For many communities, these economic advantages would be cause enough to pursue green builds. Yet, there remain numerous other compelling benefits of green schools including the fact that schools built on the principle of sustainable design are demonstrably healthier places for students and faculty alike.

Overall green school performance is rated quite thoroughly by the USBGC’s LEED school rating system. Even a cursory glance at uncovers significant, “real world” advantages of green schools.

•    Fossil Ridge High School, in Fort Collins, CO, is 60 percent more energy efficient than the school’s prior building, and achieving $11,500 in annual water savings. Other cost savings are reinvested in the classroom.

•    Sidwell Friends Middle School, in Washington, DC, has reduced its municipal water use by 90 percent a year, and its energy demand is 60 percent less than that of a conventional school. The school’s design also enabled it to plant 80 native species of plants where parking spaces used to be.

•    Clearview Elementary School, in Hanover, PA, is achieving annual energy savings of $18,000, and reducing its water use by 30 percent. The school is actively incorporating its innovative design into its teaching methods. For instance, the school’s curved sunscreen in front of its glass corridor not only offers shade from the hot sun and provides appealing acoustics for assemblies, it also functions as a sundial, providing an opportunity for hands-on learning.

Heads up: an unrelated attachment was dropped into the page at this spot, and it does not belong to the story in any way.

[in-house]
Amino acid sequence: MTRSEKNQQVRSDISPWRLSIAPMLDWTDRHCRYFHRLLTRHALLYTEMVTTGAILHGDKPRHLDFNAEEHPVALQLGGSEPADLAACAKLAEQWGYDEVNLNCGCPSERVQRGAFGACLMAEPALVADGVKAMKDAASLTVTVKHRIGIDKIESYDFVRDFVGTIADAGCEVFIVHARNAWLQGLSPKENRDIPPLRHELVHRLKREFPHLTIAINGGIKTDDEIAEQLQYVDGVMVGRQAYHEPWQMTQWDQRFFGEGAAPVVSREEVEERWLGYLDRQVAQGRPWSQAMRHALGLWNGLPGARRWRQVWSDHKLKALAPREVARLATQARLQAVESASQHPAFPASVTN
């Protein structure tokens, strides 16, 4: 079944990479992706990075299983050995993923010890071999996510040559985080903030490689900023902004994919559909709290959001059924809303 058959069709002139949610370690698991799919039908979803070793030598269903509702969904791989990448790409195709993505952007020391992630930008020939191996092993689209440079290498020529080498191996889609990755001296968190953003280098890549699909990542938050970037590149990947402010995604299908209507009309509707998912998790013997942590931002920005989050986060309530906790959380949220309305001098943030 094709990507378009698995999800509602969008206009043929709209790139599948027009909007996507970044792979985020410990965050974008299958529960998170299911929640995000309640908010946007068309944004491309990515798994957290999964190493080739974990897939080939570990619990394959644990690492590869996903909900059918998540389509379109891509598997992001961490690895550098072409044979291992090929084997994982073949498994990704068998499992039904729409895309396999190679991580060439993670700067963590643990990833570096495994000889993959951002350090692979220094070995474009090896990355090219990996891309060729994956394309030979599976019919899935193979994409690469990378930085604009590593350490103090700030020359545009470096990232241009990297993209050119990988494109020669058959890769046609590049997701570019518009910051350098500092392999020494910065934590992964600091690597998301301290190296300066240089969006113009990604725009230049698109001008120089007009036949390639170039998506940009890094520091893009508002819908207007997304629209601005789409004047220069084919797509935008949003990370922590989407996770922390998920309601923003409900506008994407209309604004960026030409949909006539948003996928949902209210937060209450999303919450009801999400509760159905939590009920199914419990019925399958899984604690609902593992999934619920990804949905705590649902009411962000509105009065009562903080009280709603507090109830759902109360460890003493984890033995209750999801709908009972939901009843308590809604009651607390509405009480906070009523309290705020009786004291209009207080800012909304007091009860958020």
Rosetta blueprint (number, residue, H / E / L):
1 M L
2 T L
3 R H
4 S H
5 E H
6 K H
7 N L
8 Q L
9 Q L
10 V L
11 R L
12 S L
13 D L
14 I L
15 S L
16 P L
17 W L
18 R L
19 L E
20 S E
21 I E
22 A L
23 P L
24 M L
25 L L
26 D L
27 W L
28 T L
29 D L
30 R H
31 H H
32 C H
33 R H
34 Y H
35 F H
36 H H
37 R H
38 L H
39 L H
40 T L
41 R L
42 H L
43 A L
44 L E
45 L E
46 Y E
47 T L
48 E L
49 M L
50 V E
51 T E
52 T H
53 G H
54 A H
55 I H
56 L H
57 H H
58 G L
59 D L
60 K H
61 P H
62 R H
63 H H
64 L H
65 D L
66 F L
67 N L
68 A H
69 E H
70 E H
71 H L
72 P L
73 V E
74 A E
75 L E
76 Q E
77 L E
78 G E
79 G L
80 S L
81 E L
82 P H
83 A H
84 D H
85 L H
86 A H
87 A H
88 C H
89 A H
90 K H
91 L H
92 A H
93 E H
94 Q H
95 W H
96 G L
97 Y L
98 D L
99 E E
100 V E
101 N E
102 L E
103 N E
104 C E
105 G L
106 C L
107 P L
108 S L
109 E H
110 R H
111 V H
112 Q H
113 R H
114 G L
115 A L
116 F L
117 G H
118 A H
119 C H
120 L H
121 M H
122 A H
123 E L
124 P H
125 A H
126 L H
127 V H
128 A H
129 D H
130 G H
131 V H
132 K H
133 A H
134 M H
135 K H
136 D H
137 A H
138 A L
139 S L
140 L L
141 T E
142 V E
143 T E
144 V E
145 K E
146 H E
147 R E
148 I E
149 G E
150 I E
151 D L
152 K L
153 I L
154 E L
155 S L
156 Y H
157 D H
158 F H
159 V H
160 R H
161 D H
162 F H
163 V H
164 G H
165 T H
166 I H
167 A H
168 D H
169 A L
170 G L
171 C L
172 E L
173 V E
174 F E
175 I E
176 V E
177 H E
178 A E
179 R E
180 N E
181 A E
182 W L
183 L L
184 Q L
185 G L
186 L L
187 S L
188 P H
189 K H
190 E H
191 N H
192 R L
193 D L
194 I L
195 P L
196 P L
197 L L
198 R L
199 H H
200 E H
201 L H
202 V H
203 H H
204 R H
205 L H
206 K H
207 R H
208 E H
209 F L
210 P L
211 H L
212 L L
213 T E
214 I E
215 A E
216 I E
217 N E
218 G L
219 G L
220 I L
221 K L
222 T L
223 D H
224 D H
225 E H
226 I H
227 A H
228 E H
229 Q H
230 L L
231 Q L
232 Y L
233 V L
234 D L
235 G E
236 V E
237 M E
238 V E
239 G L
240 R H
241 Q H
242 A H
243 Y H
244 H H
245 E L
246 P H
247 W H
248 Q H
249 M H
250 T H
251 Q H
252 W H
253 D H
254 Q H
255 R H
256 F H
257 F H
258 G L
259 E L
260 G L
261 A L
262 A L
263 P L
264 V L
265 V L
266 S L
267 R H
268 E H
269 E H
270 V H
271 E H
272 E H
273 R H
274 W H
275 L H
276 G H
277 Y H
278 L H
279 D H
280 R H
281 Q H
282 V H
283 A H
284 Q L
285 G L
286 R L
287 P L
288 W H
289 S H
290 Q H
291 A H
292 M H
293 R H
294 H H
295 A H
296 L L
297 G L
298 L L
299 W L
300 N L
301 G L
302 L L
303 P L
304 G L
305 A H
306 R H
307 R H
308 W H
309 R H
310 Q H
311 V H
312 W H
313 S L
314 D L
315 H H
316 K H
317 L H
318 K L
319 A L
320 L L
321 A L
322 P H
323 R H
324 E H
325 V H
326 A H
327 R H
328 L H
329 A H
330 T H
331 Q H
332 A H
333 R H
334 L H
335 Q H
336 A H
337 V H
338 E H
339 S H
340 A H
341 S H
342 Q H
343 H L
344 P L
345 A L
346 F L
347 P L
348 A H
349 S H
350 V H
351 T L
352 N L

Ultimately, the evidence is clear: by promoting the design and construction of green schools, we will do a tremendous service to our students, our teachers, our environment, our economy, and our collective futures. Given the fact that 20 percent of our population goes to school every weekday, it makes considerable sense for us to pursue these advantages as open-mindedly as possible.

Marc Spector is principal of Spector Group, in New York, and is a member of the American Institute of Architects, the Society of American Registered Architects, and the National Council of Architectural Registration Boards. For more information, visit